A city for all ages
With a new training programme by Centre for Seniors and NTUC LearningHub, businesses can become more understanding towards seniors and those with dementia.
BY: Eleanor Yap
One hundred retail assistants from NTUC FairPrice have been trained in the first in-market programme called Serving Senior Customers so they can provide better service to its senior customers, especially those with dementia. The stores serve over 170,000 seniors weekly during FairPrice’s Senior’s Tuesday and Monday Pioneer discount days.
The programme jointly developed by NTUC LearningHub, Centre for Seniors (CFS) and Dr Oon Chiew Seng Trust, is targetted at businesses, particularly retailers and consumer services, where participants can understand and anticipate the needs of senior customers. They also learn to recognise the signs of dementia and other difficulties the customer may encounter so they can communicate and respond better to his or her needs.
Tan Kian Chew, chairman of CFS and group CEO of NTUC FairPrice, said that with a greying Singapore, we need “to rethink the way all of us interact with each other in our community” and “continuously strive to do more for the seniors among us”.
Added Kwek Kok Kwong, CEO of NTUC LearningHub, “We must build a city that is for all ages. Our physical spaces must be age-friendly, and our senior customers must be treated with a little bit more support, patience, understanding and kindness when they visit us.”
He added that the programme will empower staff to identify customers’ needs and take action, and will also help them deal with similar challenges at home with their extended families and with their neighbours. “As our society ages, our lives and that of our staff will face eldercare challenges in our families and surroundings, and such a step would only make us more prepared to deal with these challenges,” said Kwek.
Survey highlights a gap
Tan shared that earlier this year, CFS conducted a survey with NTUC FairPrice’s frontline cashiers and staff, and focused on their level of confidence in serving seniors. The findings found that while they generally had no issues interacting with older persons, they did notice that a fair number of them were frail, or seemed to be exhibiting signs of dementia. These customers are sometimes wheelchair-bound, or required special attention from the staff in moving around the stores.
As such, CFS decided to work with NTUC LearningHub and collaborated with medical pioneer in dementia, Dr Oon Chiew Seng. Dr Oon, who recently turned 99, is the founder of Apex Harmony Lodge, the first nursing home for dementia patients. Through her trust, she invested S$55,000 in the training programme.
One of the first staff trained, Sree Devi, retail assistant at NTUC FairPrice Bukit Merah outlet, said, “This course helped us to understand how to help and communicate with seniors by role-playing various scenarios. Although I have assisted senior shoppers in the past, now I feel more adequately prepared to help them according to their particular needs.”
Added another staff at the Bukit Merah outlet, Yolly Macapagal, team leader at the Frozen Chilled Department, “The course was very helpful. [At the beginning] I had no idea how the seniors feel and their situations. During the course, we had scenarios that involved dealing with customers who have blurry eyes and cannot see the prices well, and customers who complain. I now understand their situations and have a better idea on how to handle them.”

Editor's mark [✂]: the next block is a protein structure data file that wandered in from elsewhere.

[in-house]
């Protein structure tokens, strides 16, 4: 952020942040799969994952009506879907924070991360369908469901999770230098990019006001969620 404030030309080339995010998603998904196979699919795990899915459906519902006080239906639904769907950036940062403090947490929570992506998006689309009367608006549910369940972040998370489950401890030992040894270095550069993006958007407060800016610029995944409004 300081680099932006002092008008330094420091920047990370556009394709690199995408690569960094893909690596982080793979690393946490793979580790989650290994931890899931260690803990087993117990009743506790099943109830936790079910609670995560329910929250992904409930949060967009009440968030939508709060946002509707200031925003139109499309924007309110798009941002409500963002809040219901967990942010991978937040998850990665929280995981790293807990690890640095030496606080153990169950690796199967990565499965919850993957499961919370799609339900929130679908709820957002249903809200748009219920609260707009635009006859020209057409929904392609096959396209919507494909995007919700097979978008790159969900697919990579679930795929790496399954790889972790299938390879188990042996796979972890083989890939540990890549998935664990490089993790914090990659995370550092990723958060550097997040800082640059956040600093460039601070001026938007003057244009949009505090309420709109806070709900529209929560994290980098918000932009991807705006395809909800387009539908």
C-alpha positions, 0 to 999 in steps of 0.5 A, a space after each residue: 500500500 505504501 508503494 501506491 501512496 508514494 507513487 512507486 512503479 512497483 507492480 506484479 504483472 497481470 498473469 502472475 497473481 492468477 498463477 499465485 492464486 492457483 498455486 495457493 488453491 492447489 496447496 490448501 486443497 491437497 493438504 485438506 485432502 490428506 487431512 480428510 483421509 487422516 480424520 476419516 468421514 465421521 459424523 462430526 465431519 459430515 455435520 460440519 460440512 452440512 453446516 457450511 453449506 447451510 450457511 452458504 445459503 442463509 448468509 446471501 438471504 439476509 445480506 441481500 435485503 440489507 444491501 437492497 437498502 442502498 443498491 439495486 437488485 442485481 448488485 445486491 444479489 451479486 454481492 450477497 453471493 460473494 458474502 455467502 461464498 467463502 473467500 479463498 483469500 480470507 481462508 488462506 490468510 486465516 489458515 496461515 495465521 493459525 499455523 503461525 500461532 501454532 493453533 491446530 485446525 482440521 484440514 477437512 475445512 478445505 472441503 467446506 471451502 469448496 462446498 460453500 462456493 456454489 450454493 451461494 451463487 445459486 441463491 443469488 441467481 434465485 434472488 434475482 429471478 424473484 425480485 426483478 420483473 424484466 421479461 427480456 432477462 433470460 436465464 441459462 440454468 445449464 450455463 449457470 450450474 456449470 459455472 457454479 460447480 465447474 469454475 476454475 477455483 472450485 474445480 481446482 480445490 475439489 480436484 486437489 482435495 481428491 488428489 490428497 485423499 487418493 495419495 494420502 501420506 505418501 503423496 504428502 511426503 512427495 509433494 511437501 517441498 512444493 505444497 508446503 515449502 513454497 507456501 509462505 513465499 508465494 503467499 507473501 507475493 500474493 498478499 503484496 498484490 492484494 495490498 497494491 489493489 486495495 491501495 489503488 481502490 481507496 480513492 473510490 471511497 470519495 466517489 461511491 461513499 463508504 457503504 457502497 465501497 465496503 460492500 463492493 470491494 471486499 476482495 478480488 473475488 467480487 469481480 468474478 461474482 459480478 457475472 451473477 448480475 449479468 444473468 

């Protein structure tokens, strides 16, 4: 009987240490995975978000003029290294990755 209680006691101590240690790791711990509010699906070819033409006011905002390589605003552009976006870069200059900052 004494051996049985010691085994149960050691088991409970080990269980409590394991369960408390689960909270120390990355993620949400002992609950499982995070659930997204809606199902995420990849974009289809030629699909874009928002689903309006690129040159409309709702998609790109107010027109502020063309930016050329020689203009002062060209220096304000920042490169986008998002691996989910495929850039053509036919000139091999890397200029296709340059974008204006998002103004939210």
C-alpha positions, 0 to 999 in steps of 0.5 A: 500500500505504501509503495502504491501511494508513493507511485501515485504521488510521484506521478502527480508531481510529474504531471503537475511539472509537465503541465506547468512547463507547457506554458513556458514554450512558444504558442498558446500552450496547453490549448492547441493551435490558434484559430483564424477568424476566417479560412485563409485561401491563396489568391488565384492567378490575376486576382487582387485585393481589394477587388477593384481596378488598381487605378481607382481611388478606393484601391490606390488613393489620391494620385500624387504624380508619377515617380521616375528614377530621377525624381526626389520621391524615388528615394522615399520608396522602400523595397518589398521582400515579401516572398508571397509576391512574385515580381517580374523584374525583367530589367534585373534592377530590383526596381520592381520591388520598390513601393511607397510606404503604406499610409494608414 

She added that she would someday get older and be like the seniors she deals with. “I am also getting my kids to understand seniors too.” The trained staff will sport a Serving Seniors badge.
NTUC FairPrice hopes to have over 500 of its staff trained under the new programme in the next two years. The one-day programme is also open to other service professionals from service industries.
Said Dr Oon, “Ageing including dementia is a normal part of our everyday life, and it will be a big part of our society. We cannot just keep these things to the clinic or the old folks’ home. We cannot expect only medical personnel to be able to handle this. All of us need to know about dementia, recognise it, and help someone with dementia when we meet them … we need to grow this awareness in our whole community.”
Besides putting its staff through the new programme, FairPrice has started a pilot project at two of its stores in Bukit Merah Central and Lengkok Bahru which have a higher frequency of senior customers to incorporate senior-friendly features within its stores such as call buttons to alert staff for assistance, magnifying glasses to help seniors read product labels, double bay trolleys which are lighter and easier to manoeuver, and automated external defibrillators (AEDs) in the unlikely event of a cardiac arrest. FairPrice is currently monitoring its customers’ feedback on these new features and will look to expand them to additional outlets where possible.
NTUC FairPrice’s Tan encouraged others to follow suit as a result of an ageing population – “Every organisation and institution in Singapore must take active measures to address this issue so as to create an inclusive society for all ages.”
** To find out more about the programme, contact 6266 5482 or e-mail to: firstname.lastname@example.org. The one-day programme costs about S$3,000 for a class of 25 people.